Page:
Tom Joyce: Everything at Hand
The Center for Contemporary Arts is pleased to announce the exhibition of Tom Joyce: Everything at Hand, on view from July 28 - December 31, 2017.
Tom Joyce: Everything at Hand continues Joyce’s explorations of iron as a profoundly symbolic material whose regenerative matter, aesthetic malleability, and cultural meaning resonate locally and globally at the deepest levels of history and contemporary life. Stretching from CCA’s Tank Garage to its new outdoor sculpture garden, the exhibition features new works by Joyce influenced by his many years of working with industrially forged remnants and byproducts of large scale manufacturing. In addition to forged and cast iron sculpture, the show highlights iron-inspired photography, video, charred drawings and mixed media installations, including experimental bodies of work in materials newly utilized by Joyce.
“Initiated by mining everything within reach in my studio and in my experience, these works relate to the tools at hand that have shaped my world, and to the tools of industry that now influence it,” Joyce says. “It’s about what methods continue to hold relevance, what I move away from, and what the current work is gravitating toward.”
As a sculptor who trained in the process of blacksmithing in the northern New Mexico village of El Rito, who maintains studios in Santa Fe and Brussels, and who exhibits and lectures worldwide, Joyce represents the local-global brand of visual art and artists that CCA is working to support, says CCA Executive Director Stuart Ashman.
“Tom Joyce, a 2003 recipient of the prestigious MacArthur "genius" award, is an internationally acclaimed creative genius and a local artistic icon,” Ashman says. “This exhibition is not only an honor for CCA to host, it is an outstanding opportunity for Santa Fe to continue to build its reputation as an important destination for contemporary art.”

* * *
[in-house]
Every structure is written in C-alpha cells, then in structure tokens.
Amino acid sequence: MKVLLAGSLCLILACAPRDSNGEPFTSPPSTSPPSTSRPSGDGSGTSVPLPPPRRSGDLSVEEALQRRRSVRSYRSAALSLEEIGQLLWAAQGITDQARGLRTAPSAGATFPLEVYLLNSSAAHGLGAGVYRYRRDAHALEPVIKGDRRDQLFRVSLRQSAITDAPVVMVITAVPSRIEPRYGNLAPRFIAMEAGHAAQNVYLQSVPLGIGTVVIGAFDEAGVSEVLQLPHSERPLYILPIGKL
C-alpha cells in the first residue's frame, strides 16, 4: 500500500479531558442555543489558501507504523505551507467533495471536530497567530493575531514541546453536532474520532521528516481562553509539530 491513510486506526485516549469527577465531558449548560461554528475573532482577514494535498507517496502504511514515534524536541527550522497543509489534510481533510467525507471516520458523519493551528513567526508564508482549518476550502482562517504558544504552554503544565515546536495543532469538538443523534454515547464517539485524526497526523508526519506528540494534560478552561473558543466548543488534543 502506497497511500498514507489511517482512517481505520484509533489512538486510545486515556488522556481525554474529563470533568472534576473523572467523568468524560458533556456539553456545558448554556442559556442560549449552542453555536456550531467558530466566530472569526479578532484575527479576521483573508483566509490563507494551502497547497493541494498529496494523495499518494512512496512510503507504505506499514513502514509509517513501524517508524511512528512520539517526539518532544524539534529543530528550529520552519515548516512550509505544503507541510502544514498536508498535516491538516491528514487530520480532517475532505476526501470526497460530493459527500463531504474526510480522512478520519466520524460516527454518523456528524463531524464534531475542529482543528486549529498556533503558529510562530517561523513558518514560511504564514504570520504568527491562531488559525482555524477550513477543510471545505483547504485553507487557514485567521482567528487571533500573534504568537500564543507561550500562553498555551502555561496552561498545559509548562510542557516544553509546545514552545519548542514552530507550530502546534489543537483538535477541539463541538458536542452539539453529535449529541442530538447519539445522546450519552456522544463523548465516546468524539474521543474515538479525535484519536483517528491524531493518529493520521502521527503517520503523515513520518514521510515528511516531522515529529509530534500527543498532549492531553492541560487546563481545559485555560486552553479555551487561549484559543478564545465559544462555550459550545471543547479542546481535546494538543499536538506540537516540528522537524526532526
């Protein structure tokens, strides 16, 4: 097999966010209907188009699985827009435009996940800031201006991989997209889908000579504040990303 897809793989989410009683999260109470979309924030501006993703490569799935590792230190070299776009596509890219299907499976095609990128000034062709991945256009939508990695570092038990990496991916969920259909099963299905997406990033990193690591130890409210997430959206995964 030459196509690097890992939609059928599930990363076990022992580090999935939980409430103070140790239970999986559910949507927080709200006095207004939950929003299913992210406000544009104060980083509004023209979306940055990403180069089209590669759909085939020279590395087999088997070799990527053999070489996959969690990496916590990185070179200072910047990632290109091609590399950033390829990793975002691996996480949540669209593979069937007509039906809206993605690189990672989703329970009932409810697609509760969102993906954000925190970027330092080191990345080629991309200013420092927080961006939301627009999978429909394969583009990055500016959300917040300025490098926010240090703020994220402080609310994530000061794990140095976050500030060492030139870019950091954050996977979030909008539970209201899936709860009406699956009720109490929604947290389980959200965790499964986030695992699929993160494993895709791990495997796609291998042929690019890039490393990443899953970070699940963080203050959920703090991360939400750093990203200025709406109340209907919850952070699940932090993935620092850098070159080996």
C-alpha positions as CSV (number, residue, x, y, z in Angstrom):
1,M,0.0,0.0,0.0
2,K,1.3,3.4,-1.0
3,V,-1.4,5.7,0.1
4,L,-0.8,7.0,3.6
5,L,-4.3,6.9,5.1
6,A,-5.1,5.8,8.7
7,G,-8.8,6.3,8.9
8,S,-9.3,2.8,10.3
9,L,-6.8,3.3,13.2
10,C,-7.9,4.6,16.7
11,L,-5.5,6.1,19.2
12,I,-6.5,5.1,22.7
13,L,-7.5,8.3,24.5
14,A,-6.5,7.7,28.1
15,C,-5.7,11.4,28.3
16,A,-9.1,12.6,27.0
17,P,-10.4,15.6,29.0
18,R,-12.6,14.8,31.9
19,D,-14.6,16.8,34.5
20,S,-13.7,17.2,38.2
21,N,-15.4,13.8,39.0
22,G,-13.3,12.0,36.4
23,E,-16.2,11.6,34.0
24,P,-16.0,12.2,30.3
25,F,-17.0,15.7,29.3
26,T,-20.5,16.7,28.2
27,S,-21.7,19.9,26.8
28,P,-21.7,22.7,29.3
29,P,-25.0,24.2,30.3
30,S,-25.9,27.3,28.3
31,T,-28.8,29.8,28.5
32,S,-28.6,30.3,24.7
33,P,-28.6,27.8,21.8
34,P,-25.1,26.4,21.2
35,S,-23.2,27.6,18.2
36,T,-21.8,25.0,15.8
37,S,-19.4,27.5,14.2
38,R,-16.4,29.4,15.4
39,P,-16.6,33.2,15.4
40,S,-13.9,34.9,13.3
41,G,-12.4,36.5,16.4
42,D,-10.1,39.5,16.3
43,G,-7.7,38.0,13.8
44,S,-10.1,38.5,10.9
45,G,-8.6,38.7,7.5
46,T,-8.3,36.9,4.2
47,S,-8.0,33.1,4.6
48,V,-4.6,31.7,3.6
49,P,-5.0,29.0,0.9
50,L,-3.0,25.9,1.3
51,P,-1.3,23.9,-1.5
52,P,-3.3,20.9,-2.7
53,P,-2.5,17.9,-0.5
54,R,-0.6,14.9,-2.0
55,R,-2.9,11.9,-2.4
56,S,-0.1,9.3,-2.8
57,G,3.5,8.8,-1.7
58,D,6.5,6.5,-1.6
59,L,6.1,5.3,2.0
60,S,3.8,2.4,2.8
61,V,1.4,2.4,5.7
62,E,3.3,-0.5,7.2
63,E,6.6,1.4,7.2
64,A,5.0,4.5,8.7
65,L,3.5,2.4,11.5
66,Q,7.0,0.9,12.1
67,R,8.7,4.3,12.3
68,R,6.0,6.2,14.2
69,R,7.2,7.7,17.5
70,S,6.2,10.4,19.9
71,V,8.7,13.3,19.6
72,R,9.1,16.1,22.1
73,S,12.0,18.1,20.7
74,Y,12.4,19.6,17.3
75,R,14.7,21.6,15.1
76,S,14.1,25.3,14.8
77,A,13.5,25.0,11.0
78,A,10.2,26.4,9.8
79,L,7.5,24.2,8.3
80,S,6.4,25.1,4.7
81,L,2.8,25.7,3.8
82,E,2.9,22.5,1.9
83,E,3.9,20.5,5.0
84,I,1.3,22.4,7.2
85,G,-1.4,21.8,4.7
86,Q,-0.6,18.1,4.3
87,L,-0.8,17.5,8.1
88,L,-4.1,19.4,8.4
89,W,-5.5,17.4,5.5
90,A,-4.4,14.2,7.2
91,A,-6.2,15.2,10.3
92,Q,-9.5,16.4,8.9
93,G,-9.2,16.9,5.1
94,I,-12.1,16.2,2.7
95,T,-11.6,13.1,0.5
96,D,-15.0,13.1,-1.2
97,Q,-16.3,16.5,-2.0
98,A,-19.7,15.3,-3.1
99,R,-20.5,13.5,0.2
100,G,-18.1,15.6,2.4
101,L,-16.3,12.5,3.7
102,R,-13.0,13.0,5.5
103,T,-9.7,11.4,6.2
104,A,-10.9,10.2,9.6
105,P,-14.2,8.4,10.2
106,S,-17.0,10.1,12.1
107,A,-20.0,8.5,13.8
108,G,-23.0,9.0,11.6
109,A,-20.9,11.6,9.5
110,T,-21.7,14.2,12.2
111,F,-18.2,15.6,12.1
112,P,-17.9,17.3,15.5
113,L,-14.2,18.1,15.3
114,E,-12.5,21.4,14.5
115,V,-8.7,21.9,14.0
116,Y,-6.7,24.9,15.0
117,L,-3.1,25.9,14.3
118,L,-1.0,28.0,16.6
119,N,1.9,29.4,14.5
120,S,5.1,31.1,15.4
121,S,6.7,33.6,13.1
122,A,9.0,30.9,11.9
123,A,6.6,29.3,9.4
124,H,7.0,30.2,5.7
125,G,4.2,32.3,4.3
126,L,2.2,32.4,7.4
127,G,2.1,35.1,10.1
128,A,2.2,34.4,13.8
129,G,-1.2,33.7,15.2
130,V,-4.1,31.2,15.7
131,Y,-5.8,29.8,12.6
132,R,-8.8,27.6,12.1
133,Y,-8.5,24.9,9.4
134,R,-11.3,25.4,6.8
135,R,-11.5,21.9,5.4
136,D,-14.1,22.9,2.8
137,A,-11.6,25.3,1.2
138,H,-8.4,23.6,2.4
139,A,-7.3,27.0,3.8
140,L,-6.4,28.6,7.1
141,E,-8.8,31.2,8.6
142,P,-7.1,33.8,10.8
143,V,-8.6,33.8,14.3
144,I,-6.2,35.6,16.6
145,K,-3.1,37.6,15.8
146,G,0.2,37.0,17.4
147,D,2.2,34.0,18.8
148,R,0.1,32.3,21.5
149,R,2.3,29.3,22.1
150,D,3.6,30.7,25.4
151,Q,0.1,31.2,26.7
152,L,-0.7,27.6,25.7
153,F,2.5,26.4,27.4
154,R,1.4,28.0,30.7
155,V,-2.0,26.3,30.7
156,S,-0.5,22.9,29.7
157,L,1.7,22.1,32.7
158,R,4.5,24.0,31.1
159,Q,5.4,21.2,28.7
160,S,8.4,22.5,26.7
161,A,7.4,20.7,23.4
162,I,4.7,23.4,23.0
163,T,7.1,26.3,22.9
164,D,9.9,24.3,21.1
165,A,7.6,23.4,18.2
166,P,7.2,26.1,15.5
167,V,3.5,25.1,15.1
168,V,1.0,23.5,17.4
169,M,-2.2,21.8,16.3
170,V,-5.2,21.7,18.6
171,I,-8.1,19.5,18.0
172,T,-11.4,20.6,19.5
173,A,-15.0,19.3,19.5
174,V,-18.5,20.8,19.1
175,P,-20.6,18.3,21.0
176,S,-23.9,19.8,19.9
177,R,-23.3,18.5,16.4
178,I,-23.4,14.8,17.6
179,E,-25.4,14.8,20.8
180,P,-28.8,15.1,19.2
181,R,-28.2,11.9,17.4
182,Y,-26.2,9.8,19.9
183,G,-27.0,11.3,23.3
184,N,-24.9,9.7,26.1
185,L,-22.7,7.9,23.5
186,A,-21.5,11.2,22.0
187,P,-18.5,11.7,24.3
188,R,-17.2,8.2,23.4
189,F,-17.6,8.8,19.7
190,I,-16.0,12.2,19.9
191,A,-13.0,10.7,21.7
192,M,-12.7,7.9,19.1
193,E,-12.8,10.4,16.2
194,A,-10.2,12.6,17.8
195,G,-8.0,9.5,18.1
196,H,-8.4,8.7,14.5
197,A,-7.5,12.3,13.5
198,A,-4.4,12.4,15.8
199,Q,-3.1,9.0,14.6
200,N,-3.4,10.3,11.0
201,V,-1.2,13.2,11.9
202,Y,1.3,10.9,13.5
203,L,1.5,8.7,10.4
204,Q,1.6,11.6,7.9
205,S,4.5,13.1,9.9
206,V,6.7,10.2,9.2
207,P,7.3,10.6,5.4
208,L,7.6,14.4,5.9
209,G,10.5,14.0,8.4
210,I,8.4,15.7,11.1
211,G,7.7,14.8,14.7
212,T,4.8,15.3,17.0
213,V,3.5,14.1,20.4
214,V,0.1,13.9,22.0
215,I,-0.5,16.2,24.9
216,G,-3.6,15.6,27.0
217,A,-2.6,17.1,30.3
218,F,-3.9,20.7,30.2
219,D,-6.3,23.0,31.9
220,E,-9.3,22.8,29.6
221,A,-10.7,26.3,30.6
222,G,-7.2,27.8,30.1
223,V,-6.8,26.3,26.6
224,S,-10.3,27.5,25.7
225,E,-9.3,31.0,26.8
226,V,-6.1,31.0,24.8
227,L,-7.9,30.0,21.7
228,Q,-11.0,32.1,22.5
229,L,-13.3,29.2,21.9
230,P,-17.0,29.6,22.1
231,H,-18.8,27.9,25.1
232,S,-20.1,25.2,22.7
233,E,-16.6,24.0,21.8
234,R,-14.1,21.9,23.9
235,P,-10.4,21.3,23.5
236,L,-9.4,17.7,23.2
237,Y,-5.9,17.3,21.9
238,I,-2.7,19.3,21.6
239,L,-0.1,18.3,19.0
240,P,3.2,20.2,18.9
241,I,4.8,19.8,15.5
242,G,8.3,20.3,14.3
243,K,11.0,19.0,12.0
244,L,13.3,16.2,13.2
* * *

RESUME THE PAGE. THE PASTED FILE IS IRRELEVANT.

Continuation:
Material as Metaphor
From his earliest work forging agricultural tools from worn iron hand-me-downs to the monumental contemporary sculptures he creates today from industrial manufacturing castoffs, Joyce has long been inspired by the metaphor of his material as the “offspring” of something that came before.
“I'm fascinated by the complex lineage of iron, its connection to a place, to a time, and to a use,” Joyce says. “It’s a piece of sculpture now, but it’s also a store of material, and in my eyes, always tied to its origins. Its practical nature ensures that it will be used again for another purpose and that most assuredly it will be here long after I’m gone.”
Tom Joyce: Everything at Hand builds on the artist’s decades-long interaction with iron, a metal at the earth’s core that is crucial to human survival. The exhibition illuminates Joyce’s ongoing experimentation with tools and technology, both at his home-based studios and at the state-of-the-art forging facility near Chicago where he has worked since 2003.
More than 250 million pounds of iron is forged monthly at the factory to create what Joyce describes as “the infrastructure at the heart of the mechanized world.” Working there with a team of expertly trained industrial blacksmiths, Joyce refashions the freshly-severed “offspring” into new works that express the indispensability of iron as both a natural and industrial product referencing the material’s political, environmental and historical impacts.
“Everything I know so intimately from my studio practice about how iron moves at white-hot temperatures precisely translates into whatever scale I’m working on at the factory,” he says. “Keeping my finger on the pulse of what is going on globally through the lens of this place makes the experience, and the result, more poignant. It would mean far less to me if I was incorporating only new material pulled off the shelf.”